that transgenic foods are unsafe; do not perform well and genes will
escape to "contaminate" other crops or produce "superweeds."

The CAST commentary says transgenic crops have made it possible to
continue the benefits of the Green Revolution "while at the same time
diminishing the detrimental environmental impacts of agriculture."
They do not contaminate and are safe to animals and humans.

Of the 8.5 million farmers who have grown transgenic crops, CAST says
more than 7 million are small acreage farmers in developing
countries. These transgenic crops are consumed by humans and animals
in most countries without adverse affects.

According to the commentary, the National Academy of Science has
concluded that biotechnology "is no more likely to produce unintended
changes than conventional technology ? indeed the greater precision
and more defined nature of the changes introduced may actually be
safer."

The advent of engineered crops has resulted in "dramatic reductions"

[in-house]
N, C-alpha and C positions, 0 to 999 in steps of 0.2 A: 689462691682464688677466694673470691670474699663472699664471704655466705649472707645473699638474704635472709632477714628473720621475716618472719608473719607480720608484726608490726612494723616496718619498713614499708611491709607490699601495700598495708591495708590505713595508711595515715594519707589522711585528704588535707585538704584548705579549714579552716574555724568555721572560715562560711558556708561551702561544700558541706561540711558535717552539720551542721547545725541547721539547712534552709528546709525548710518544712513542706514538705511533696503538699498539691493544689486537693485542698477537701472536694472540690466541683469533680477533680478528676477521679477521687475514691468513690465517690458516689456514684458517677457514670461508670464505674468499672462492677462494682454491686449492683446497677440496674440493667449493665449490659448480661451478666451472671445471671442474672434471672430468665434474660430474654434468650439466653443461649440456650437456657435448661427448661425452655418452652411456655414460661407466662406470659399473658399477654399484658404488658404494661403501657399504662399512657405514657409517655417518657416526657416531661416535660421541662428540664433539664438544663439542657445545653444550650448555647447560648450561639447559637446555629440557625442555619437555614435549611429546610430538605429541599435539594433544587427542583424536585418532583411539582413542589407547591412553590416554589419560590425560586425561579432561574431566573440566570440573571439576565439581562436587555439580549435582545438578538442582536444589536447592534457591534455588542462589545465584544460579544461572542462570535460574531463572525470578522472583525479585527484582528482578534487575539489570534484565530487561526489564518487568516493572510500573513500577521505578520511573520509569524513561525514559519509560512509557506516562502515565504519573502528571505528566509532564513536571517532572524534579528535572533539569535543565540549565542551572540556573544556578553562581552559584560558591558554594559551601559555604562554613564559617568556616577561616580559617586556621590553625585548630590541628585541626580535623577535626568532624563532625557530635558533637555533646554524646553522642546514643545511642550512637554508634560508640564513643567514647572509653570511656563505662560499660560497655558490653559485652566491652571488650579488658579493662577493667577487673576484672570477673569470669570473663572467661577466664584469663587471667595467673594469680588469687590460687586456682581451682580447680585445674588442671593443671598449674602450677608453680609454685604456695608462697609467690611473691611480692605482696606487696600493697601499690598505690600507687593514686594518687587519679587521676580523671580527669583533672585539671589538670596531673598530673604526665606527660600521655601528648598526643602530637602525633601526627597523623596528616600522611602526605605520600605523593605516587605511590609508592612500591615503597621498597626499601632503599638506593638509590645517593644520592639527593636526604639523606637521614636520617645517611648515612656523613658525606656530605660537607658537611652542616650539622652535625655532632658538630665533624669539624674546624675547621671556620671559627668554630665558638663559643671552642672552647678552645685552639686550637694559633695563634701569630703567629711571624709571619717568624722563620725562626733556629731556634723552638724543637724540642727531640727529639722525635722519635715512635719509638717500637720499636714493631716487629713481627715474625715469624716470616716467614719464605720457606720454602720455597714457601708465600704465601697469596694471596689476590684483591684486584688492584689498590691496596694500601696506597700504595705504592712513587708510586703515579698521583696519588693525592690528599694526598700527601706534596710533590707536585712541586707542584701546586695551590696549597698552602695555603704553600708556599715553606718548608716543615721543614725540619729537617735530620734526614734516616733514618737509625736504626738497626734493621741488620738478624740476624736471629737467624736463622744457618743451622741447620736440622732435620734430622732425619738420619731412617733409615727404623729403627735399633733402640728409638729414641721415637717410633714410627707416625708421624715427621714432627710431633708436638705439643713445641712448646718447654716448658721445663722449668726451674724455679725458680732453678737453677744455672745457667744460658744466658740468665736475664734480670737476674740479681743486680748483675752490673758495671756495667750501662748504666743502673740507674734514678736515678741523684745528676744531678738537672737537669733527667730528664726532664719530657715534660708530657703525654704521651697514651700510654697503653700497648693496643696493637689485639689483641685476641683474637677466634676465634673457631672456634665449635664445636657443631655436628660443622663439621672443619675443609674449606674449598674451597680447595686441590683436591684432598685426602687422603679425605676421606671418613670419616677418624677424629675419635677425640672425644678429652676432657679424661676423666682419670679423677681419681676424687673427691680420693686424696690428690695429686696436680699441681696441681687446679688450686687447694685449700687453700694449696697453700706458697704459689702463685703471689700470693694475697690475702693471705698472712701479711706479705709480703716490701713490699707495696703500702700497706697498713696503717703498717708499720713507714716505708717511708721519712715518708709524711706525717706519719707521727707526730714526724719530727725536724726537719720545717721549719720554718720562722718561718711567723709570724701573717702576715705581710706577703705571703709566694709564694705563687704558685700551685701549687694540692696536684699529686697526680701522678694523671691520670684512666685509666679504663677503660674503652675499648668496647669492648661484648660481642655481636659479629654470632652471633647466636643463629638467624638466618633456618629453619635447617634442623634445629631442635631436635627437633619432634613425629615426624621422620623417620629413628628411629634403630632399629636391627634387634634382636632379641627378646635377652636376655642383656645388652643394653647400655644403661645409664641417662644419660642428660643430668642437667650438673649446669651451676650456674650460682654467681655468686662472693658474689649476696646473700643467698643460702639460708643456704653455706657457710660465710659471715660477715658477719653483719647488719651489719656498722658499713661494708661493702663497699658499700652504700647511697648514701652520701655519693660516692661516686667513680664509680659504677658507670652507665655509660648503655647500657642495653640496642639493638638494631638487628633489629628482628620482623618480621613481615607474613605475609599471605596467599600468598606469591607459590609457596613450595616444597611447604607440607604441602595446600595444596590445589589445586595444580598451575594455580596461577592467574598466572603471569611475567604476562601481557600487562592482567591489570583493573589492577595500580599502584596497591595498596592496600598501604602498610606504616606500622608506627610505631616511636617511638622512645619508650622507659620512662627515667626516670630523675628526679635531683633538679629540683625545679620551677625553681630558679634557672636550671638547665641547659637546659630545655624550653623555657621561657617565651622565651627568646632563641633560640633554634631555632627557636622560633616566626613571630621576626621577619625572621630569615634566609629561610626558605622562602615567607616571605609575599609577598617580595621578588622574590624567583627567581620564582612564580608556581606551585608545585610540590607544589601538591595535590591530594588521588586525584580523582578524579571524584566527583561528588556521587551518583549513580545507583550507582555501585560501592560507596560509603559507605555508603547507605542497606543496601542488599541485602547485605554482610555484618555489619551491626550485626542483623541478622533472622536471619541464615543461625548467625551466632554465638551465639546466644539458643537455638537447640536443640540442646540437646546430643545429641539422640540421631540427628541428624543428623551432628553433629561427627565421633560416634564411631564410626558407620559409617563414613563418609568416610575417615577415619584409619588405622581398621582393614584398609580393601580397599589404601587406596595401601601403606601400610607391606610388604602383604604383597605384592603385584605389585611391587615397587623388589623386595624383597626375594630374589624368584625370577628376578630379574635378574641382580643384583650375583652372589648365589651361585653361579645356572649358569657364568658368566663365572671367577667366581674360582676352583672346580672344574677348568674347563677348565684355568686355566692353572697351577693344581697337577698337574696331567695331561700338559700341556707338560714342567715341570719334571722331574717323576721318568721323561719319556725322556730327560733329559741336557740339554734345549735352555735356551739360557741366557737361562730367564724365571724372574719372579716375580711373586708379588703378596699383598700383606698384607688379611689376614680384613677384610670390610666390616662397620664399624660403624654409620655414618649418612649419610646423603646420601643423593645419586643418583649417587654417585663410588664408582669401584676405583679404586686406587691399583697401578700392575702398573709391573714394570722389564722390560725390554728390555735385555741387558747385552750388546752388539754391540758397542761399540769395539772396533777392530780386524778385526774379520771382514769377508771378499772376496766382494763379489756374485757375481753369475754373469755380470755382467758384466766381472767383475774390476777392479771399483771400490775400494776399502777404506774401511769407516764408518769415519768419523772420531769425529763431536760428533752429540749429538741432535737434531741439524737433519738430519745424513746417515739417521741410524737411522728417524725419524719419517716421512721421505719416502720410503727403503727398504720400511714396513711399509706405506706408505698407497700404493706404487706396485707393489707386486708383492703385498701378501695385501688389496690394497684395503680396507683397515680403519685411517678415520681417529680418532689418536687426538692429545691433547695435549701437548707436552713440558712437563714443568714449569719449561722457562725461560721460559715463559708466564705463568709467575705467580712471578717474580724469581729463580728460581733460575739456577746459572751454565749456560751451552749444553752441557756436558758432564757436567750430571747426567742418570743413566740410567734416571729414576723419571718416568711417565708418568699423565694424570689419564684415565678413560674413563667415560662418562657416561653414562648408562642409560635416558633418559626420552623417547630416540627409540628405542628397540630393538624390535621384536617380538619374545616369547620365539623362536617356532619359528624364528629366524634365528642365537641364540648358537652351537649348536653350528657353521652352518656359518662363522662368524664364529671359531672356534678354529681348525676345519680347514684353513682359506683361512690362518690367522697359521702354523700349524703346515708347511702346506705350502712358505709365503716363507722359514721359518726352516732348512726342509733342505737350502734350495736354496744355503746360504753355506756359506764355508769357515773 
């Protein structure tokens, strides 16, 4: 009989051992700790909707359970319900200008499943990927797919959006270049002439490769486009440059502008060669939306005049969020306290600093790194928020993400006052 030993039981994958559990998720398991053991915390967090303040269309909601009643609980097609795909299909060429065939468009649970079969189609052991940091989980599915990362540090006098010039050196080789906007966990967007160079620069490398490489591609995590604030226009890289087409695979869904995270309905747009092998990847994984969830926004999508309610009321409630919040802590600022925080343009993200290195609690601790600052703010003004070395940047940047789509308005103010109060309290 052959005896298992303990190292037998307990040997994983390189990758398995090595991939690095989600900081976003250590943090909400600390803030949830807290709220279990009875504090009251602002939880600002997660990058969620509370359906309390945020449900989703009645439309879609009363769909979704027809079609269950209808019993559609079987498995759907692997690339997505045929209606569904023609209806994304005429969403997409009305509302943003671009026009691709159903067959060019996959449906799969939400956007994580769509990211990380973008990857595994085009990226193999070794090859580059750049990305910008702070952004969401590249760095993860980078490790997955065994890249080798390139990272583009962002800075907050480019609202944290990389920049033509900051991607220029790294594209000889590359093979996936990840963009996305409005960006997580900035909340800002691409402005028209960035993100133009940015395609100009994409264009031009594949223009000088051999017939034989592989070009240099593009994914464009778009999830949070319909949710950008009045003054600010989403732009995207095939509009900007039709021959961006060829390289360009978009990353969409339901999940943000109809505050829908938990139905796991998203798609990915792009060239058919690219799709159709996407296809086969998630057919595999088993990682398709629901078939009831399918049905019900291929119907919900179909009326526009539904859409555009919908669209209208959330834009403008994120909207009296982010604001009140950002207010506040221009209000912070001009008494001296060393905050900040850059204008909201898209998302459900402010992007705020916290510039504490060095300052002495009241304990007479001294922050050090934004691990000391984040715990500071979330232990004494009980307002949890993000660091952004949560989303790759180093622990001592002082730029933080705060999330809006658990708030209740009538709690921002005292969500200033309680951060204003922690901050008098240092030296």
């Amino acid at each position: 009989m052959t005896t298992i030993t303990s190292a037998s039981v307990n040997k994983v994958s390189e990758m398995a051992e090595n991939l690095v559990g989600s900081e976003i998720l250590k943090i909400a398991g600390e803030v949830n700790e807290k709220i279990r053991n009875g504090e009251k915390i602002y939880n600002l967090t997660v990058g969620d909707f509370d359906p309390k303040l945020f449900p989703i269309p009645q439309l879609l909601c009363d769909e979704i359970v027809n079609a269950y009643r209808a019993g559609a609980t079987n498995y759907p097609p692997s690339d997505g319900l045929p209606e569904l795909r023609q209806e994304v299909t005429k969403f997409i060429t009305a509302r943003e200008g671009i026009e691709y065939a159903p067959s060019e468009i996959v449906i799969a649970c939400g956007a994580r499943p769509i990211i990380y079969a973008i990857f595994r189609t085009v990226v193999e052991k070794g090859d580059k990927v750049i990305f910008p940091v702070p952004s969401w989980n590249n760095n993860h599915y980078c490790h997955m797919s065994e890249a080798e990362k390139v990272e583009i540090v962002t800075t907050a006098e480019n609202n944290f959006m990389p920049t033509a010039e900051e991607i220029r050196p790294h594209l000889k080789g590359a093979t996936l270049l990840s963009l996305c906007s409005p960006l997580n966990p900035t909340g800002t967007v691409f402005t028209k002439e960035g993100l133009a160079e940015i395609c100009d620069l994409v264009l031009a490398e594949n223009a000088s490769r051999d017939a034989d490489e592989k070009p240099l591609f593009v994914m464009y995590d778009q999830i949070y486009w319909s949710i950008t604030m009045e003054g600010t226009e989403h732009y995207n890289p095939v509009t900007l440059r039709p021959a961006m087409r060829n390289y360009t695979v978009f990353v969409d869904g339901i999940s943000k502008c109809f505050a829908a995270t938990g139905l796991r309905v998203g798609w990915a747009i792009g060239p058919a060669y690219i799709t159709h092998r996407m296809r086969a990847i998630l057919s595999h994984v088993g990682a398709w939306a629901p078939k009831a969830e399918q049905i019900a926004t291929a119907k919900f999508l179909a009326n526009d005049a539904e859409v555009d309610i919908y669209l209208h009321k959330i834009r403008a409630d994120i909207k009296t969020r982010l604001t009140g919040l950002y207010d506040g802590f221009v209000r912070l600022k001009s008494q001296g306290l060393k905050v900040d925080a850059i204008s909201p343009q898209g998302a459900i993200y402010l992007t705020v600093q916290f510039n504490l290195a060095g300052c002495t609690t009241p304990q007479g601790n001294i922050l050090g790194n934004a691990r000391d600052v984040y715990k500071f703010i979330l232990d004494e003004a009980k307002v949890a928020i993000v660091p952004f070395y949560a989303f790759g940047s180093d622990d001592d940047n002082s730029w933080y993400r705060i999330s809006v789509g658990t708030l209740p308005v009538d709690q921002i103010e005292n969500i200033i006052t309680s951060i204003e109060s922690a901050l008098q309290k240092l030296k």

in insecticide use in agriculture while at the same time increasing
yields.

"While films such as The Future of Food distort the history and facts
of agriculture and some people may long for a view of the past that
never was, what the world needs from modern agriculture is both an
increase in productivity and a decrease in its environmental
footprint," write the scientists. "Transgenic crops already have
achieved these needs and will continue to offer much more, as long as
mankind is willing to apply technology to meet societal needs," the
scientists concluded.

**********************************************

Studies Show GM Crops Safe

- James Hoare, Heartland Institute, Nov. 11, 2005 http://www.heartland.org/

Genetically improved crops are rigorously tested and proven safe, a
panel of University of Nebraska agricultural researchers and
professors told an audience of eastern Nebraska residents on August
20.

The panel, which gathered at the University of Nebraska-Lincoln, had
invited dozens of randomly selected Nebraskans to hear about advances
in biotechnology and ask any questions they might have about the
genetic enhancement of crops.

"There is no example of anyone in the world being hurt or [becoming]
sick, no documented case," said Michael Fromm, director of the
University of Nebraska-Lincoln Center for Biotechnology. "The record
is actually perfect."

According to the University of Nebraska Public Policy Center and the
Lincoln Journal Star, 60 percent of the corn and 92 percent of the
soybeans planted in Nebraska are genetically enhanced. Worldwide, 25
percent of cultivated crops are genetically enhanced.

University of Nebraska-Lincoln professor Anne Vidaver said